The iPhone Becomes a Gaming Platform: Enter the PowerVR SGX

Now that we’re familiar with the 3GS’ CPU, it’s time to talk about the GPU: the PowerVR SGX.

Those familiar with graphics evolution in the PC space may remember Imagination Technologies and its PowerVR brand by their most popular desktop graphics card: STMicro’s Kyro and Kyro II. The Kyro series used the PowerVR3 chips and while STMicro ultimately failed to cement itself as a NVIDIA competitor in the desktop, the PowerVR technology lived on in ultra-mobile devices.

The SGX is on Imagination Technologies’ fifth generation of its PowerVR architecture, and just like the Kyro cards we loved, the SGX uses a tile based renderer. The idea behind a tile or deferred renderer is to render only what the camera sees, not wasting clocks and memory bandwidth on determining the color of pixels hidden by another object in the scene. Tile based renderers get their name from dividing the screen up into smaller blocks, or tiles, and working on each one independently. The smaller the tile, the easier it is to work on the tile on-chip without going to main memory. This approach is particularly important in the mobile space because there simply isn’t much available bandwidth or power. These chips consume milliwatts, efficiency is key.

The MBX-Lite used in the original iPhone was also a tile based architecture, the SGX is just better.

Also built on a 65nm process the PowerVR SGX is a fully programmable core, much like our desktop DX8/DX9 GPUs. While the MBX only supported OpenGL ES 1.0, you get 2.0 support from the SGX. The architecture also looks much more like a modern GPU:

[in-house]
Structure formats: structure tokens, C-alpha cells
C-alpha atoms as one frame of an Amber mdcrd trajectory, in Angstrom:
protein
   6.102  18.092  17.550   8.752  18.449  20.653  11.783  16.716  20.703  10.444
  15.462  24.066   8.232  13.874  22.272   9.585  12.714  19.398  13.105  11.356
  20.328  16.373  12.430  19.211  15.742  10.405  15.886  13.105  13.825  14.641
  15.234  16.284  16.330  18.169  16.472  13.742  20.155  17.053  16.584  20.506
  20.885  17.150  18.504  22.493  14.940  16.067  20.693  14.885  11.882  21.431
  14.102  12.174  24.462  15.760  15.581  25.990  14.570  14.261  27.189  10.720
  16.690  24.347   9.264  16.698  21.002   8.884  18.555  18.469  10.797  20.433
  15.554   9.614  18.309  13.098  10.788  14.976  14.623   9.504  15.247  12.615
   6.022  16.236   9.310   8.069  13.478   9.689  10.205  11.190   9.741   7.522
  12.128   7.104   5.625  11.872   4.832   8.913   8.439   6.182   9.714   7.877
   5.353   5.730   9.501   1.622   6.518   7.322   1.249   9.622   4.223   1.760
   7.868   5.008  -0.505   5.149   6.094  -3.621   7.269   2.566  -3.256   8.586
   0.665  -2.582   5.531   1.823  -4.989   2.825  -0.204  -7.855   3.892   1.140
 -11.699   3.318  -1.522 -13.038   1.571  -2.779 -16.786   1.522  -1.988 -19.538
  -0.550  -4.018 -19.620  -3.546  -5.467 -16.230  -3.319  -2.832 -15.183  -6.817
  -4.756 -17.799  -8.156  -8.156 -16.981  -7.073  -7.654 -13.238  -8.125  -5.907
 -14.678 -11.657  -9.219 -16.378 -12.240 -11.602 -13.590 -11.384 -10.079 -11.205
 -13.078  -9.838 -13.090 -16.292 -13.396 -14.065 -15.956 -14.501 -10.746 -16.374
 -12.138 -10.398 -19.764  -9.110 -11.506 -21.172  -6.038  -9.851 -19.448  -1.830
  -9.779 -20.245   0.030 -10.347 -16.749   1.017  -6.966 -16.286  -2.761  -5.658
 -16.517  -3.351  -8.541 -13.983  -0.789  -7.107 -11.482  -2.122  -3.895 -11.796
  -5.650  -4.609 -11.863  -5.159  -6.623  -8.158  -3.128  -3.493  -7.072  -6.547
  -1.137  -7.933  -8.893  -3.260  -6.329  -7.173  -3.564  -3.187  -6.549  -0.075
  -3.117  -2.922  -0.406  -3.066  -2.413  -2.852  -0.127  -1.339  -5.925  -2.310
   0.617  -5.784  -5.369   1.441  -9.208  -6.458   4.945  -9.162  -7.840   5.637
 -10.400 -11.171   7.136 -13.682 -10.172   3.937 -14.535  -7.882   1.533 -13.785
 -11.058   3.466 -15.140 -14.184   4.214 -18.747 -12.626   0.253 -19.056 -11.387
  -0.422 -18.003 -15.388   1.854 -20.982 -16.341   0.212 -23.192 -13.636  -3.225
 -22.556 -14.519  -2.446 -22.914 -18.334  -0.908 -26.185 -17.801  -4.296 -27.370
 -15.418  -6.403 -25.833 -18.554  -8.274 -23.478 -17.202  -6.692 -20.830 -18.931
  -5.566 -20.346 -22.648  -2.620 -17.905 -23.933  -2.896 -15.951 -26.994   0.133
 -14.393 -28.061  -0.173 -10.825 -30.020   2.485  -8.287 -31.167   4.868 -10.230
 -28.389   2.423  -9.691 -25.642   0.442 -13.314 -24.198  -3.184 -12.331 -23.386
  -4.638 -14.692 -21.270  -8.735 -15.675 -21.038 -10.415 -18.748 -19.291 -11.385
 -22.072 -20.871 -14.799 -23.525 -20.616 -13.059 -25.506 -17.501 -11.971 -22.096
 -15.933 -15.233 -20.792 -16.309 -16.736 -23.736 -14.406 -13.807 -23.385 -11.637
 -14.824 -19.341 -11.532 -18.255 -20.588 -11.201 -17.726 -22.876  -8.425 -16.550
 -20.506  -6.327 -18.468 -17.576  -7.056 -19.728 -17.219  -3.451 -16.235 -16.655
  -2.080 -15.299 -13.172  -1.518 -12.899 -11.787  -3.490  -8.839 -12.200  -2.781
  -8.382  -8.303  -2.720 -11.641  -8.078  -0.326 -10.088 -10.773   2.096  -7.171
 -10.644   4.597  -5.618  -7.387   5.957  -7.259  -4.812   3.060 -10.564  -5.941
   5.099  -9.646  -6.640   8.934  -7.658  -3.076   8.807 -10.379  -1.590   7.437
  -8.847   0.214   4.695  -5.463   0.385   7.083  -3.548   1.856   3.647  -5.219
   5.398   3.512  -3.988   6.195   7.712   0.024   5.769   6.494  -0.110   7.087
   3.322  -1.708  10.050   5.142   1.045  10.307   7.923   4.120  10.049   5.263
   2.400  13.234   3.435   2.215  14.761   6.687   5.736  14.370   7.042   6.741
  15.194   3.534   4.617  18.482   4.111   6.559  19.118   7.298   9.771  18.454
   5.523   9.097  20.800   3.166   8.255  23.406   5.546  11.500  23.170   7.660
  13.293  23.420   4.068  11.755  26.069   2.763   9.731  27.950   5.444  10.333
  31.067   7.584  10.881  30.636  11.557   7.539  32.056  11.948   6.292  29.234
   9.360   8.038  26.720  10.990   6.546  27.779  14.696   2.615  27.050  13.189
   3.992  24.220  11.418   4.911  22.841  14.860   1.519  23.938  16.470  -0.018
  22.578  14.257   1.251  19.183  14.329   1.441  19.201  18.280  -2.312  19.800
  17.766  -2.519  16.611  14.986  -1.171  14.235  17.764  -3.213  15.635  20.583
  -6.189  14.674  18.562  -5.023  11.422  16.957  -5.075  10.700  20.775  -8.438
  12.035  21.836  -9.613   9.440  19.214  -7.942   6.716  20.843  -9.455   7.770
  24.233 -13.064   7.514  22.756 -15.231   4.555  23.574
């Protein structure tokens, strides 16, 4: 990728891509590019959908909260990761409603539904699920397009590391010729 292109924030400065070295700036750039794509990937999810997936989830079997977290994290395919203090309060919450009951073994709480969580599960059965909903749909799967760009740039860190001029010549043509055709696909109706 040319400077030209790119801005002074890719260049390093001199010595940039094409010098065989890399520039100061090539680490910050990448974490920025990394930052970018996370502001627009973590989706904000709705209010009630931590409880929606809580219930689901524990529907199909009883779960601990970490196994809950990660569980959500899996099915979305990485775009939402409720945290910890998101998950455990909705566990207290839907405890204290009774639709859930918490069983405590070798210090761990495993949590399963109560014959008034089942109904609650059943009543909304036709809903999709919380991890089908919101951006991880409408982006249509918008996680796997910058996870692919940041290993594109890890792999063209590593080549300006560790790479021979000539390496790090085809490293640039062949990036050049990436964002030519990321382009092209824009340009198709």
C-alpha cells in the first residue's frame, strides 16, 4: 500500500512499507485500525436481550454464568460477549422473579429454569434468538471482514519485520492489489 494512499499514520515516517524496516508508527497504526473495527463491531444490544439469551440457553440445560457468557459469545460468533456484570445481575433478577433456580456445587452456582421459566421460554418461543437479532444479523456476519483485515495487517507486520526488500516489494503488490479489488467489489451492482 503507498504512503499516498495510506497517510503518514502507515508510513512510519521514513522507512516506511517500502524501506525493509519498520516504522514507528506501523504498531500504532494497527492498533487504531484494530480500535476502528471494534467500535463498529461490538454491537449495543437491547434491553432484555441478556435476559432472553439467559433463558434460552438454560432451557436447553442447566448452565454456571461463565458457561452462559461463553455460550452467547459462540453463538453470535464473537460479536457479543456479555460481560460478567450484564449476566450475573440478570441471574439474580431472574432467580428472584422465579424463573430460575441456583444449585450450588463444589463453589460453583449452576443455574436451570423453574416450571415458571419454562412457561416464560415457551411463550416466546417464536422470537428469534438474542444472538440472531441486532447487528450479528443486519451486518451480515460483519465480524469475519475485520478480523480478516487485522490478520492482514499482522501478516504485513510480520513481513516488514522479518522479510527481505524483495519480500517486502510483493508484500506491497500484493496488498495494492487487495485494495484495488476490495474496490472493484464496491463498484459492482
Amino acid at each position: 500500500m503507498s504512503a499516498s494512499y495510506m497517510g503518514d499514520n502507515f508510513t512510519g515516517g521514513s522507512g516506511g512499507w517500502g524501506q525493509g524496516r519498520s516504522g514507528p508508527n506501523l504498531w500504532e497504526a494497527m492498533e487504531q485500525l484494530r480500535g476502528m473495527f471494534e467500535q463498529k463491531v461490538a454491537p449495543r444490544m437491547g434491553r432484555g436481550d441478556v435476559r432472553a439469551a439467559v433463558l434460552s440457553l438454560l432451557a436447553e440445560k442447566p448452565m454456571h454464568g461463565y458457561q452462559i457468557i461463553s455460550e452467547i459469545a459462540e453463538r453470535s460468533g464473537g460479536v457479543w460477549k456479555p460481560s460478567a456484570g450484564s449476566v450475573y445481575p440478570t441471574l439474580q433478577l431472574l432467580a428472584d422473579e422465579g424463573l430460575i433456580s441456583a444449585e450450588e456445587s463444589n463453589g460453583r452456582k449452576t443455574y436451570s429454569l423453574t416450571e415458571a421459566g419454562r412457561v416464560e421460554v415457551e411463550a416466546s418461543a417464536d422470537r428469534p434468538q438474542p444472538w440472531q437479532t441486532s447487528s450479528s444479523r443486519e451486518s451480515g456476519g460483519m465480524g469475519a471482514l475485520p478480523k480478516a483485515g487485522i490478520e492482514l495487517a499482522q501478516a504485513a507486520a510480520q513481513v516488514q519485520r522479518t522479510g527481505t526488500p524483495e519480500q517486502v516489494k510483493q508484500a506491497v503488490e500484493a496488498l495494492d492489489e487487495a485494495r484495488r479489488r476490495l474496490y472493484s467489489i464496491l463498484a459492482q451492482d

Pixel, vertex and geometry instructions are executed by a programmable shader engine, which Imagination calls its Universal Scalable Shader Engine (USSE). The “coprocessor” hardware at the end of the pipeline is most likely fixed-function or scalar hardware that’s aids the engine.

The SGX ranges from the PowerVR SGX 520 which only has one USSE pipe to the high end SGX 543MP16 which has 64 USSE2 pipes (4 USSE2 pipes per core x 16 cores). The iPhone 3GS, I believe, uses the 520 - the lowest end of the new product offering.

A single USSE pipe can execute, in a single clock, a two-component vector operation or a 2 or 4-way SIMD operation for scalars. The USSE2 pipes are upgraded that handle single clock 3 or 4 component vector operations, have wider SIMD and can co-issue vector and scalar ops. The USSE2 pipes are definitely heavier and have some added benefits for OpenCL. For the 3GS, all we have to worry about is the single USSE configuration.

  iPhone 3G (PowerVR MBX-Lite) PowerVR SGX @ 100MHz PowerVR SGX @ 200MHz
Manufacturing Process 90nm 65nm 65nm
Clock Speed ~60MHz 100MHz 200MHz
Triangles/sec 1M 3.5M 7M
Pixels/sec 100M 125M 250M

 

In its lowest end configuration with only one USSE pipe running at 200MHz, the SGX can push through 7M triangles per second and render 250M pixels per second. That’s 7x the geometry throughput of the iPhone 3G and 2.5x the fill rate. Even if the SGX ran at half that speed, we’d still be at 3.5x the geometry performance of the iPhone 3G and a 25% increase in fill rate. Given the 65nm manufacturing process, I’d expect higher clock speeds than what was possible on the MBX-Lite. Also note that these fill rates take into account the efficiency of the SGX’s tile based rendering engine.

Enter the ARM Cortex A8 Final Words: Preparing for 3GS
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  • araczynski - Monday, June 15, 2009 - link

    blah blah blah same crappy gameboy resolution screen blah blah blah talk to nokia blah blah blah.

    maybe if half the price of the stupid thing went into the device instead of paying for all the worthless marketing they'd have a killer device that i would gladly pay $130 a month for for unlimited data service.

    ah well, maybe in a few years.
    Reply
  • punkball - Saturday, June 13, 2009 - link

    I dunno why ,i have a good feeling
    not knowing much at all about (only what seems to be a negative